There’s a lot to love about this! The process, the creativity, the crayons (I happen to love crayons, lol.) the openness to possibility, the thought, the action, and the benefit to children and the environment.

Rock on Crayon Initiative!

Let’s follow their lead. Let’s wonder, question, think, ideate, believe, and make positive innovations!


Gustav Klimt and Kindergartners

Gustav Klimt is a favorite artist of mine. I enjoy finding ways to share his work with my students. Take a look at this work of his.


It is beautiful!¬†Clearly it’s a masterpiece, and yet in many ways it is a work accessible to my kindergarten students. It is a combination of shapes – both in the detail and the figures.

I always have the girls work on a mixed media project when we are inspired by Klimt. I find it helps them express the detail he expresses when they have many mediums with which to work. Plus, it allows them to explore various mediums at the same time.

Typically, I bring in some of my art materials to share with them. They love the chance to use “real art mediums and tools” and treat all my things with the utmost respect. I¬†love that my sharing expresses my respect for them as people and artists, and, hopefully, encourages them to be generous with the things they value.

This year I introduced them to Klimt while we were exploring shapes in math. I showed them full pieces, but spent most of the time drawing their eyes to the details and shapes found throughout his work. The girls enjoyed finding spirals, circles, squares, triangles, diamonds, rectangles and the many combinations of shapes Klimt created.

I decided to have the girls work on a trio of small art-pieces instead of one large piece. I hoped it might help them be more able to fill the paper with shapes. While I love having them work on large canvases, sometimes the size overwhelms them. We worked on 3×5 inch pieces of multi-media paper. When the girls were finished I mounted their work on a black background to create a¬†triptych.

It was fabulous to sit and work with them. We shared pencils, artist markers, sharpie markers, a travel water color set, gel pens, crayons, pastels and security envelopes (fabulous idea I learned from Dar Hosta and Deb Barends).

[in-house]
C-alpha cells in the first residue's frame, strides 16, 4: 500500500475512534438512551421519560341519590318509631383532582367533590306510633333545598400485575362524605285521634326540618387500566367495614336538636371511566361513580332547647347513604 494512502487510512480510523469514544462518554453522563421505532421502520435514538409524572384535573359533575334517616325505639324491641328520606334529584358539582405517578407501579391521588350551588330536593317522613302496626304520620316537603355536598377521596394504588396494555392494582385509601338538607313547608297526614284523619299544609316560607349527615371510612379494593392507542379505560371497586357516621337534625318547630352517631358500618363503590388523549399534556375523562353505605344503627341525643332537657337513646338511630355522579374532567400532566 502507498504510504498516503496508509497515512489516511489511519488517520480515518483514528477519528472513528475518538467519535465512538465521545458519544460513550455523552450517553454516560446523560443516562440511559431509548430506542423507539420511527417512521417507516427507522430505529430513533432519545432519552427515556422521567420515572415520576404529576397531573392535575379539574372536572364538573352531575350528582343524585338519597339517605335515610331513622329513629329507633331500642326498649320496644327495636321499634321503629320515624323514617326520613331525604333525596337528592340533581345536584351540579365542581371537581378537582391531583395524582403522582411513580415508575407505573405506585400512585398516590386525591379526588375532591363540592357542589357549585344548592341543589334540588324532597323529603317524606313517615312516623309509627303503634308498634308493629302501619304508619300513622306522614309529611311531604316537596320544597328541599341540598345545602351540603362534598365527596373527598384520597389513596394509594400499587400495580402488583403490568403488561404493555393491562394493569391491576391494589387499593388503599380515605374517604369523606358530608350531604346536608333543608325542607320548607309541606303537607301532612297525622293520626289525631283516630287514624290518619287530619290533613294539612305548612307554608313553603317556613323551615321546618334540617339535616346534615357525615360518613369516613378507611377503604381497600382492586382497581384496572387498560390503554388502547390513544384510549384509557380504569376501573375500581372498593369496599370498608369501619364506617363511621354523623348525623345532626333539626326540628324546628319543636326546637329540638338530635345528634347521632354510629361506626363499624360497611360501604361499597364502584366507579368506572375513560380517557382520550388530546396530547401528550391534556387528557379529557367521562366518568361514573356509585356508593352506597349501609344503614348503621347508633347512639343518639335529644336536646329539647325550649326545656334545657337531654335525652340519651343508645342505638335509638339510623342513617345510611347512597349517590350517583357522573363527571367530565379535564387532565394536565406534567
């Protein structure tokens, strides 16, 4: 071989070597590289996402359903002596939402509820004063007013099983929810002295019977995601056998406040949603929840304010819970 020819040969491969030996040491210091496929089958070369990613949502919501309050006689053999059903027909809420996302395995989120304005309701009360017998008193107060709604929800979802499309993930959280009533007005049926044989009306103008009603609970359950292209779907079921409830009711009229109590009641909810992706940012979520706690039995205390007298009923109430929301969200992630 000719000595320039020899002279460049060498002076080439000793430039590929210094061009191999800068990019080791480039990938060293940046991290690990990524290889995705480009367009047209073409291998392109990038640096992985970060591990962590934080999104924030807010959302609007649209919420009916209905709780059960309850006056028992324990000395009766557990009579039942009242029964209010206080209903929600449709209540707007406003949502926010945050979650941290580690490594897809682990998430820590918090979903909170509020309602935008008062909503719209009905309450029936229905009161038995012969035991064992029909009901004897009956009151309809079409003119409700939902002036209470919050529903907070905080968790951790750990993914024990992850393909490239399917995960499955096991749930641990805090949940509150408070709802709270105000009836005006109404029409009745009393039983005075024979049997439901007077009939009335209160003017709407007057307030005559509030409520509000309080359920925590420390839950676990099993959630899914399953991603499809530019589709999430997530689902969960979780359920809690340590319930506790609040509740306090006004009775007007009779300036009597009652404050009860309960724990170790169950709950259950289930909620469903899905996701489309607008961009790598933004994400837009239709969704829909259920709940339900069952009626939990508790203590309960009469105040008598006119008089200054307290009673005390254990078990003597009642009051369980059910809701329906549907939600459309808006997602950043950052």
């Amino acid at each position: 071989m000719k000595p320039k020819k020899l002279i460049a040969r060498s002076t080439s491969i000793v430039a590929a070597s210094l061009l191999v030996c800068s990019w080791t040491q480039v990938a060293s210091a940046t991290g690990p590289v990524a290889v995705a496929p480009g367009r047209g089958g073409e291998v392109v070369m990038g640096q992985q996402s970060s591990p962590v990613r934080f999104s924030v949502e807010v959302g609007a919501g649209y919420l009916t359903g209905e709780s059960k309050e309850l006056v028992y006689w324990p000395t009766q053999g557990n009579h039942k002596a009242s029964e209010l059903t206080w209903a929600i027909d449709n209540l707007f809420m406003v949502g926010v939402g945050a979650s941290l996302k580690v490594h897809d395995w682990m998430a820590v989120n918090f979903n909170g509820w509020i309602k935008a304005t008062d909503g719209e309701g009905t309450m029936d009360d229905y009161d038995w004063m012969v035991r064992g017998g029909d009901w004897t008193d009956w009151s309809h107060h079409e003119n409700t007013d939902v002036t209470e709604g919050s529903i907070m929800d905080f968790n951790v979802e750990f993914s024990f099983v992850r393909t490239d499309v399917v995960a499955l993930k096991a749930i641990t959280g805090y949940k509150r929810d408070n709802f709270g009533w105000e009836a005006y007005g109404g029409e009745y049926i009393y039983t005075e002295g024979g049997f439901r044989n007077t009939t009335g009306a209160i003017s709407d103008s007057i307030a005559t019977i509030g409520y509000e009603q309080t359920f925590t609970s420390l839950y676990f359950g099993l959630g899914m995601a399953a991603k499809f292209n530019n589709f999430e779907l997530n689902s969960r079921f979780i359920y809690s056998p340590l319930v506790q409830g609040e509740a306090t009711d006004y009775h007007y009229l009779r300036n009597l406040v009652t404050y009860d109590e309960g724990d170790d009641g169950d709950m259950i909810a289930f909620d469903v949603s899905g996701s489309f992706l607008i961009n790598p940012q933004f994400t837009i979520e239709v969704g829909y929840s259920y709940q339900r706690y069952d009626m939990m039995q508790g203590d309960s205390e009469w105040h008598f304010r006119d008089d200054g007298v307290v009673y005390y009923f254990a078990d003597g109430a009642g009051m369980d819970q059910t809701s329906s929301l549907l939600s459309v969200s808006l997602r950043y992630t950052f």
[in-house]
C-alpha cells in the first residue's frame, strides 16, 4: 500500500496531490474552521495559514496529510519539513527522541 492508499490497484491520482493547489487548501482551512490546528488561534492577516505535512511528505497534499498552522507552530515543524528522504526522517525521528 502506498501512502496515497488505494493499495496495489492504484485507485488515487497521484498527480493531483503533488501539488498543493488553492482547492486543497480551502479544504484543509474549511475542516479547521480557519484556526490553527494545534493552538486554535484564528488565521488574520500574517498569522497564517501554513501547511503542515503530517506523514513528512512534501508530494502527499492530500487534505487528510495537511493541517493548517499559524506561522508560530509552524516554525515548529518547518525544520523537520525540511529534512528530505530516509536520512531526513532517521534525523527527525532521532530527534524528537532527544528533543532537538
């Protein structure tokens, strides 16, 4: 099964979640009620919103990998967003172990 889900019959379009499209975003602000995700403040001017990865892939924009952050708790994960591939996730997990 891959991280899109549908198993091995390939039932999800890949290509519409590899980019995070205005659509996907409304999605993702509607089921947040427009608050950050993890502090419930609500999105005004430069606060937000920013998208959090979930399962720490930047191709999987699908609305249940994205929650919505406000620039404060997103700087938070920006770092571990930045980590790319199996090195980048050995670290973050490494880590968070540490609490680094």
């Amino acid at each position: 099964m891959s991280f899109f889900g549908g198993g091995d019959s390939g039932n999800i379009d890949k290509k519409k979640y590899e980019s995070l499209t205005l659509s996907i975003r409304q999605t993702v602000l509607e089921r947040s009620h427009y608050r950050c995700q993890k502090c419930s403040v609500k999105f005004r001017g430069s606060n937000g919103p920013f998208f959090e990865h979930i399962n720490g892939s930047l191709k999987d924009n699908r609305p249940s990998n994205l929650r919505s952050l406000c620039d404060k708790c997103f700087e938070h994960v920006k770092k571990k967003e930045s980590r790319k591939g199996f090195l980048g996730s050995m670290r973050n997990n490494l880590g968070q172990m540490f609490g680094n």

“Oooh, I like that!” “Can I try that?” “How did you do that?” “Oh I never thought of that!” flowed across the tables as we admired each other’s work, and were inspired to give the new ideas a try. While they sometimes need a reminder, they are learning to see “copying” their ideas as a compliment rather than a transgression. I encourage those who “copy” to truly be inspired, and to make subtle, or large, changes in order to¬†make the work their own.

I was, as always, impressed by their process and product. They have great, big, beautiful hearts and often it seems that beauty just flows out onto the paper. We learn from each other to be free with our work, loving the process and each other.

While I was working on a piece, one of the girls asked if I would like her to help me. “Sure!” I said, although I wasn’t sure what might be created. Her additions to the piece were wonderful,¬†and made the piece much more beautiful than if I had done it alone!

I’m not sure anyone would realize we were inspired by Klimt, but we were, and we too created beautiful works of art. Here are a few from six of my students. Enjoy and be inspired!



Klimt Museum http://www.klimt.com

Writing and drawing … or, Kindergarteners tackling the blank page!

I¬†enjoy¬†the “mixed media” of writing and drawing. They compliment and enhance¬†one another, making¬†my art¬†more satisfying¬†and beautiful.

After working on my blank page art project I knew I wanted to try it with my kindergarteners. I wondered if they would have a similar experience of comfort using the magazine as a scrap paper journal, and their words as the background for their drawing.

It was fascinating to be part of their experience!

I began by sharing my own work – both my¬†process and my¬†product.¬†I shared my reluctance to work on the beautiful, blank¬†pages, as well as how free I felt using the magazine as scrap paper. I told them I loved being able to experiment on the magazine pages. I showed them my magazine drawings and talked about my thoughts – what I liked, what I didn’t like, how I studied the faces I found in the magazine, and how I eventually developed a face that I liked. I commented that I didn’t think it was perfect, but that I really liked it just the same.